020818 - Security 3The vertical arrangement also reminds me strongly of the “Hanging Soap Women, 2000” sculpture by the Polish artist Miroslav Balka, of which, I believe, half of it is in the Tate Modern collection, and half of it is at the White Cube Gallery, after the original length was cut in two. This beautiful sculpture made of a large quantity of used bars of soap in lots of different colours and strung up along a metal cable is well worth hunting down to have a look at. It does have an underlying message as well, which has got absolutely nothing to do with what is going on in Russell Square, but perhaps you can see the connection.

020818 - Security 4Back to the mystery of what is going on behind these doors!

What makes it so worthwhile for somebody to break in so many times, risking capture, torture, possibly even death, and yet still persist?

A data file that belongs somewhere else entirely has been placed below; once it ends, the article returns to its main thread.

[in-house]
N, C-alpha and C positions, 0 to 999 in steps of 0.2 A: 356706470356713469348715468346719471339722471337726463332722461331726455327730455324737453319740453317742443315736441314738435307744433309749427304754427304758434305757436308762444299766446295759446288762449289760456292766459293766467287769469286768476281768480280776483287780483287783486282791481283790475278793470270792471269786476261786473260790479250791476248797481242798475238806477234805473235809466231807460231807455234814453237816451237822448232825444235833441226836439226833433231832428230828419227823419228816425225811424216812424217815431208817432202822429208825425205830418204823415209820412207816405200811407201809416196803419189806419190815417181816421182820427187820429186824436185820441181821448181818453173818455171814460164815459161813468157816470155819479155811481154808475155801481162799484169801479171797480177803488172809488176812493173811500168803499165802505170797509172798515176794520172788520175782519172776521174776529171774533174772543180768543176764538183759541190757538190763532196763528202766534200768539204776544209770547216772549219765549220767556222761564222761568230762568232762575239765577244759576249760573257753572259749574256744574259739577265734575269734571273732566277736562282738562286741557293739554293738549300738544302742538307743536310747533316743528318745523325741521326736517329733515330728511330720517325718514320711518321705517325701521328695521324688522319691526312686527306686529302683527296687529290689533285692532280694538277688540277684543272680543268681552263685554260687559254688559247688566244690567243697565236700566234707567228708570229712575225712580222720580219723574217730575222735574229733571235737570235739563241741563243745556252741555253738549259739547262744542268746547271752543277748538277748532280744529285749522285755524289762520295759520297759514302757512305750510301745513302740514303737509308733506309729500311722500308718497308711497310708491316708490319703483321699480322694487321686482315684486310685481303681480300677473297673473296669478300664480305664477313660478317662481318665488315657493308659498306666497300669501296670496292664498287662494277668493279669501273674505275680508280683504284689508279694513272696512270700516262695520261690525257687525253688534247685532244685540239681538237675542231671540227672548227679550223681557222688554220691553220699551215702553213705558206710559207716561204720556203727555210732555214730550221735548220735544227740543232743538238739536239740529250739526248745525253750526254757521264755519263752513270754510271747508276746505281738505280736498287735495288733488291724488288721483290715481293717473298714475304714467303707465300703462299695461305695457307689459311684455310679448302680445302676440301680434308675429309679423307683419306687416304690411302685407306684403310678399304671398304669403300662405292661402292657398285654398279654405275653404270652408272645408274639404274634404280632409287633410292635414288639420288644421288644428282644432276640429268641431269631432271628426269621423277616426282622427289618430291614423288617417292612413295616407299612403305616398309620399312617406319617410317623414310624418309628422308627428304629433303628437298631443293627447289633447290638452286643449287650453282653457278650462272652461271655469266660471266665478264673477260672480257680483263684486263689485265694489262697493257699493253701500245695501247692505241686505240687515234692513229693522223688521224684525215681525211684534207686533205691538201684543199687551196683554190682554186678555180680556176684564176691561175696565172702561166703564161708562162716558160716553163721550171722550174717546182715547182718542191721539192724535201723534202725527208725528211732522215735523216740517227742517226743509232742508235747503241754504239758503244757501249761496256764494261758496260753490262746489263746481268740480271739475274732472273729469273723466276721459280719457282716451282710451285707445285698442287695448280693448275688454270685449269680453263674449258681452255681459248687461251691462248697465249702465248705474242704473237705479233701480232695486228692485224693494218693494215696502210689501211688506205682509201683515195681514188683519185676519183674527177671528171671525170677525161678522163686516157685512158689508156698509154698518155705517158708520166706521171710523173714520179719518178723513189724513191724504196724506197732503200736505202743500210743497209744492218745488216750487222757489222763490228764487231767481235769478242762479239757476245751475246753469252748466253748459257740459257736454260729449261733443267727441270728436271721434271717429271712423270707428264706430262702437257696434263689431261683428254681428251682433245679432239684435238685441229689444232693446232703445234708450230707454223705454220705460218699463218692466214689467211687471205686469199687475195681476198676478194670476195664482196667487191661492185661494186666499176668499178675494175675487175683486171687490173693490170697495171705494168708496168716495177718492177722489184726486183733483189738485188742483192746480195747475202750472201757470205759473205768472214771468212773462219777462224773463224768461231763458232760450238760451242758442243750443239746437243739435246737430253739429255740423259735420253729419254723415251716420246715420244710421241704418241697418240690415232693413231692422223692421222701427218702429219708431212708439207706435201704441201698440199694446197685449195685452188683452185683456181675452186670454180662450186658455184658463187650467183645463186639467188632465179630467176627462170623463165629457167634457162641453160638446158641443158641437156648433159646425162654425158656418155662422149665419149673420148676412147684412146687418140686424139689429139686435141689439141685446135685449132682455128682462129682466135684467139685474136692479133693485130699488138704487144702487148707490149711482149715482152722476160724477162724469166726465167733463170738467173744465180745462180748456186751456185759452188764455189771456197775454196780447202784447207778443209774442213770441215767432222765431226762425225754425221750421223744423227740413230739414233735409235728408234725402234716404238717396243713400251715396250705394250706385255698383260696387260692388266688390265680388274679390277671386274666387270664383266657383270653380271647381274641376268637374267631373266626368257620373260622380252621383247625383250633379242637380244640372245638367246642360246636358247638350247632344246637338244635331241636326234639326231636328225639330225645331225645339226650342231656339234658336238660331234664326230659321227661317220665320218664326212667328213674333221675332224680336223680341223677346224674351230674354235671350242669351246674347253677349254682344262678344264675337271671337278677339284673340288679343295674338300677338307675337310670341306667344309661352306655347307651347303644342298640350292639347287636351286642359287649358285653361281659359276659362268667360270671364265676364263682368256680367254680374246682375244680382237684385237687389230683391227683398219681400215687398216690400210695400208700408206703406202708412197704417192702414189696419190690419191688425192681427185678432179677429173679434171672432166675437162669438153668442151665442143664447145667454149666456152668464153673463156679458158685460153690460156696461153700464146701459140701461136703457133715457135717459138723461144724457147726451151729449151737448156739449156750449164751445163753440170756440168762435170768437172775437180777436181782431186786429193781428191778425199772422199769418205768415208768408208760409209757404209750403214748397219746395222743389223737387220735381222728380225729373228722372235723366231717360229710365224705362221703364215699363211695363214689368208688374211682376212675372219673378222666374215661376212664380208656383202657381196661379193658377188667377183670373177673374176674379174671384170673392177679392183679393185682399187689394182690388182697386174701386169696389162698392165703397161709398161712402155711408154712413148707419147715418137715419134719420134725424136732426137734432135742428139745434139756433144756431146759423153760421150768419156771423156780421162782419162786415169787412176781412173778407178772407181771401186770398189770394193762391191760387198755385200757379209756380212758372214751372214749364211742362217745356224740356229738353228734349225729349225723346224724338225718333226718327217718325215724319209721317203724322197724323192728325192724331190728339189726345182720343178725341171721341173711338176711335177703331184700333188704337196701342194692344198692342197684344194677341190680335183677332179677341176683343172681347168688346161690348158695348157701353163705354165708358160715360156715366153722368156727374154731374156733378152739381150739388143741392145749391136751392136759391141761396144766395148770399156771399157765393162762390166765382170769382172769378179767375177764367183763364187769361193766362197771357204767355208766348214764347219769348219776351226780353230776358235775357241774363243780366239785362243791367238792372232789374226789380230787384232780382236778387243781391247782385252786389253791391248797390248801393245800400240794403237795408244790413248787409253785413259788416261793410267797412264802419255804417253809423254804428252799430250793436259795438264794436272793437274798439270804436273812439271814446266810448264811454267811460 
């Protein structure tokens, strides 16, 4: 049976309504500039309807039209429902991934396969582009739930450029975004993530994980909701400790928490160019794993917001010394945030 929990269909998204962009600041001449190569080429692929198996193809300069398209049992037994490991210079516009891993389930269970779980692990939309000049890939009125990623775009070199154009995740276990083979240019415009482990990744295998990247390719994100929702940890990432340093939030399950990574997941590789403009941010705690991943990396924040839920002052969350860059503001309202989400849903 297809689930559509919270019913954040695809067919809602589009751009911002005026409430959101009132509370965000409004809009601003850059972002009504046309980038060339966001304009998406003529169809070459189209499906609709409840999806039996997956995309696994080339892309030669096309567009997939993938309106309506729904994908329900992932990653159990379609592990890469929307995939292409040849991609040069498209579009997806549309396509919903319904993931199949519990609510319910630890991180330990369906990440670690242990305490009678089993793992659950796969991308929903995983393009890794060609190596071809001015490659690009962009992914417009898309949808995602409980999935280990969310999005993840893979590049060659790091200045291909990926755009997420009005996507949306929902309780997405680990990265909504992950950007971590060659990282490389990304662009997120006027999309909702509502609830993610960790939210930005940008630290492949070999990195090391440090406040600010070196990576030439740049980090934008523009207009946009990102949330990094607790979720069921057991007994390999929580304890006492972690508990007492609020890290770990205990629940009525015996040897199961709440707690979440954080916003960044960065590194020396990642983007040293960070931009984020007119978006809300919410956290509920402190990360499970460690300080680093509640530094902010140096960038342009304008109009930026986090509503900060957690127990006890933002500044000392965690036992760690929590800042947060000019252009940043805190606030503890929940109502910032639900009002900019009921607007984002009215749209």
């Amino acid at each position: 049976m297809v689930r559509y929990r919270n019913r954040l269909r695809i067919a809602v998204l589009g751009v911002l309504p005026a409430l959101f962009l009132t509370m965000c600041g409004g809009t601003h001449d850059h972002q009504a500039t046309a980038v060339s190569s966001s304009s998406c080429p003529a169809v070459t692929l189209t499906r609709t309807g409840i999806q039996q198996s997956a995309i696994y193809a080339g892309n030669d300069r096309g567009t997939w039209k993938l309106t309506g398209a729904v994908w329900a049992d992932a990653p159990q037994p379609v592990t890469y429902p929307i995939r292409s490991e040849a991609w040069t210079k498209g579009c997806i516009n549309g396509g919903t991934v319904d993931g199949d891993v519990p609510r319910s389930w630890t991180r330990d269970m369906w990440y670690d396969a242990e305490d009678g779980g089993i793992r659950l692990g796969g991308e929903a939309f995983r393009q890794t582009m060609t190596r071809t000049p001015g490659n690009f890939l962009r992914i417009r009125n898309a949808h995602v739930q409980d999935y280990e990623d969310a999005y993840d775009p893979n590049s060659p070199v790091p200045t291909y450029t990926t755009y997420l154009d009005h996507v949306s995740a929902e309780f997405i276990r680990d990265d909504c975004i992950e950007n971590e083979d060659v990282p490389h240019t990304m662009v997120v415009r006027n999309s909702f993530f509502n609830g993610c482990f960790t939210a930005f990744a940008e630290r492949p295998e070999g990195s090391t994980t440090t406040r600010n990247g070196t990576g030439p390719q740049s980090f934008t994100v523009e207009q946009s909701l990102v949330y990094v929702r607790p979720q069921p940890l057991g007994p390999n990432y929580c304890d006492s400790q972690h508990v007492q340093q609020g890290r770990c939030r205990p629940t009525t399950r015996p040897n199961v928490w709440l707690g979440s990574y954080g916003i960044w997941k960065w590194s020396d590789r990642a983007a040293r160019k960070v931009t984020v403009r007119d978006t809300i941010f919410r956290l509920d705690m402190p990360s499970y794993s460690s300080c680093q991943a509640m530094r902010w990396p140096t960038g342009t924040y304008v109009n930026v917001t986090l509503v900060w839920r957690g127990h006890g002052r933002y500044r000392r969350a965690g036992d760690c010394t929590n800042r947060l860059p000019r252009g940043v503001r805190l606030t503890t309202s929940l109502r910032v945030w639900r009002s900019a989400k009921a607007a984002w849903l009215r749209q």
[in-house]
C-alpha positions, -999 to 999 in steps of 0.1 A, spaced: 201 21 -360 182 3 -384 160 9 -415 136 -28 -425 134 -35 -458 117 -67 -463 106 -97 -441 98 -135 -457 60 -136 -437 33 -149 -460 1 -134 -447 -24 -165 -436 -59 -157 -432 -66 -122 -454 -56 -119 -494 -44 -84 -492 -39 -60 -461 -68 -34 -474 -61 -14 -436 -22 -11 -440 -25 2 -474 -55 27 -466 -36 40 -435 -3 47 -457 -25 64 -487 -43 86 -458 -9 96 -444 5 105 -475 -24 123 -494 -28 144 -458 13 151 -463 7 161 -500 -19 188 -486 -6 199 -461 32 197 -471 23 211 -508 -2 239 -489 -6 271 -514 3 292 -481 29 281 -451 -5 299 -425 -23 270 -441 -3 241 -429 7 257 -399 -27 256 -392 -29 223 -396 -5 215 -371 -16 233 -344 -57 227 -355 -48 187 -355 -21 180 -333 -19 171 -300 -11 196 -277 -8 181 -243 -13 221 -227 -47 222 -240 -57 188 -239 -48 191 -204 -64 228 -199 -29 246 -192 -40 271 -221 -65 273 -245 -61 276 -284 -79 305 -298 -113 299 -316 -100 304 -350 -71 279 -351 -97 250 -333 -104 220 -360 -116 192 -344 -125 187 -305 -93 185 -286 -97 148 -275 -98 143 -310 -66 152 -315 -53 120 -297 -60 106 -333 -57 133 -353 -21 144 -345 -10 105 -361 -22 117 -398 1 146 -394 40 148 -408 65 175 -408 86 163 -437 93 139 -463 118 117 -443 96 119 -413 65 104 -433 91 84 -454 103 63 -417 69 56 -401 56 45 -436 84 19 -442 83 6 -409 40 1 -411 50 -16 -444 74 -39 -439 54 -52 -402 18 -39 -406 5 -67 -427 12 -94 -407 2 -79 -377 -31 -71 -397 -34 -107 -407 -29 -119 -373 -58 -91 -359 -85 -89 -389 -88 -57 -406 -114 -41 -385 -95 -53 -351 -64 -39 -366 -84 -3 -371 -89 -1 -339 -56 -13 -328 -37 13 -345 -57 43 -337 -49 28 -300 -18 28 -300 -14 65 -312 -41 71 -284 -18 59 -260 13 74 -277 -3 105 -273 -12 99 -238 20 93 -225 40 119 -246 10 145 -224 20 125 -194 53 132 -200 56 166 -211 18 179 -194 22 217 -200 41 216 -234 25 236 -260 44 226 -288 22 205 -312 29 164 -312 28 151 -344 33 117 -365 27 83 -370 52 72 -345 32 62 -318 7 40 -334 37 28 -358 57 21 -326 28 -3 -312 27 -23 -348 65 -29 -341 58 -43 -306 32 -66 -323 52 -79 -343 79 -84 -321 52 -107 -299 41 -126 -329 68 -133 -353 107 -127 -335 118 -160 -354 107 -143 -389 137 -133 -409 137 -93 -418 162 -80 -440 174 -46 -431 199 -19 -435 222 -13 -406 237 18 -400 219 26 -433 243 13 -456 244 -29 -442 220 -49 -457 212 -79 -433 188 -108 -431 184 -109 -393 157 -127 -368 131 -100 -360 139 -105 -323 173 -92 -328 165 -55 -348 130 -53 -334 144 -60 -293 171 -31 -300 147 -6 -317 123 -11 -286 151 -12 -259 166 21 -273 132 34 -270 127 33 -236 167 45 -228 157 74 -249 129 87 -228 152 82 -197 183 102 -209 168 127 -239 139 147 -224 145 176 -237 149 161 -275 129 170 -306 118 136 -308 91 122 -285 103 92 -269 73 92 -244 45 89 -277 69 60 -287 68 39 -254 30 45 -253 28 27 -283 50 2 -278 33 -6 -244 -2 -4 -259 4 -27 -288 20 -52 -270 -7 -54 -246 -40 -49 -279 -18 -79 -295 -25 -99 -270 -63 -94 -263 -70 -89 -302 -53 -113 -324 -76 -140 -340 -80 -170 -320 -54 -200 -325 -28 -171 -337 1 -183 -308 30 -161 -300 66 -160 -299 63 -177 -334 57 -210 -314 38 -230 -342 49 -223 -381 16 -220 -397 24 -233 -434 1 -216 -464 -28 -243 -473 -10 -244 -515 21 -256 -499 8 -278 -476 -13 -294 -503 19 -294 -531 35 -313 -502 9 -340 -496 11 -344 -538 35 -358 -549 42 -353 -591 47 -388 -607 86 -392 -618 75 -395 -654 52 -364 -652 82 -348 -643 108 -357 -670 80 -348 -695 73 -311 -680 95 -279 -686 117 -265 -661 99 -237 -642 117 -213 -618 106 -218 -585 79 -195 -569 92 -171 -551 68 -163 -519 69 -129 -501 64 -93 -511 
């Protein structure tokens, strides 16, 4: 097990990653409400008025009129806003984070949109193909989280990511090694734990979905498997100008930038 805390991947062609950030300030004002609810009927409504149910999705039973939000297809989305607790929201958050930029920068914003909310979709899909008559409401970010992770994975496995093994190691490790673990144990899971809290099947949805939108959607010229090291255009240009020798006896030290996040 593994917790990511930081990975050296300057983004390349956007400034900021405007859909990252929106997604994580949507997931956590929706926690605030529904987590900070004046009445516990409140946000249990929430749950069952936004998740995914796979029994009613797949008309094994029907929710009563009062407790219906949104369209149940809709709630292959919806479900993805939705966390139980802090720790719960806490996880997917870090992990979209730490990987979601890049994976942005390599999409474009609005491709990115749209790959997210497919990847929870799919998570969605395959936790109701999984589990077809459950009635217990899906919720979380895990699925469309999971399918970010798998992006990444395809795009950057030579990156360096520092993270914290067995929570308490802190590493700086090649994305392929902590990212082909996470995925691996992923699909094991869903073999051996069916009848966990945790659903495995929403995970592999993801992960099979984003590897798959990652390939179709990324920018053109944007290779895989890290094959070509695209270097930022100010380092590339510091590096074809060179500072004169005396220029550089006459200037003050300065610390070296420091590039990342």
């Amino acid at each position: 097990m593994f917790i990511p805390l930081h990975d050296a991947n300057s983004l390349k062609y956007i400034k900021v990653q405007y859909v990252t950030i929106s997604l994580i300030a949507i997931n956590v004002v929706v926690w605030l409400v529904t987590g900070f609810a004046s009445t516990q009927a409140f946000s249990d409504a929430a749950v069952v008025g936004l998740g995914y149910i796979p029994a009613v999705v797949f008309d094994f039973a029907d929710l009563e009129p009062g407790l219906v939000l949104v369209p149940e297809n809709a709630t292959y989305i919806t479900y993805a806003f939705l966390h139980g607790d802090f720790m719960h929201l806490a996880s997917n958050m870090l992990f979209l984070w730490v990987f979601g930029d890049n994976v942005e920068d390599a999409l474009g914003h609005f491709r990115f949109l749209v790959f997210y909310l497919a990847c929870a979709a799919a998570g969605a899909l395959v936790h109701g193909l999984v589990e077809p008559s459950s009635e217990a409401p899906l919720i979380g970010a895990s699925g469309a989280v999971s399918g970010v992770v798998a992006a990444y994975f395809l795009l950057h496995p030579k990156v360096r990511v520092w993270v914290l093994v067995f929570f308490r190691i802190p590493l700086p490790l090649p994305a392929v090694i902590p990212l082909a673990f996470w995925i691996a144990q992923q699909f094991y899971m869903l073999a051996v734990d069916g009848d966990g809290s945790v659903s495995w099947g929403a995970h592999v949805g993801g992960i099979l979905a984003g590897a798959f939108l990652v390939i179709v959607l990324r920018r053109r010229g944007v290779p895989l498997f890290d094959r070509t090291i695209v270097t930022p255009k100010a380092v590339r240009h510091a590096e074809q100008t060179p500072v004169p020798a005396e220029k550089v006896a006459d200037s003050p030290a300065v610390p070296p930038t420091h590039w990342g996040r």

Finding Adam Dant at The Map House.

Finding The Map House is easy if you have a map. I thought I would try my hand at cartography and draw you one:
260718 - Map House 1

OK – not very good, but it should get you there.

I’ve always been interested in maps, whether they are modern day Google maps, Ordnance Survey maps, or ancient maps way back before the globe, when they thought that the world was flat, and if you sailed too far west you would fall off the edge.

Adam Dant’s exhibition “Maps of London & Beyond” was only on for a couple of weeks or so, and I went along on the last day. The maps are social, satirical, and very observantly drawn with a bunch of history thrown in for good measure. Drawn painstakingly in pen and ink with watercolour tinting these are very witty documents.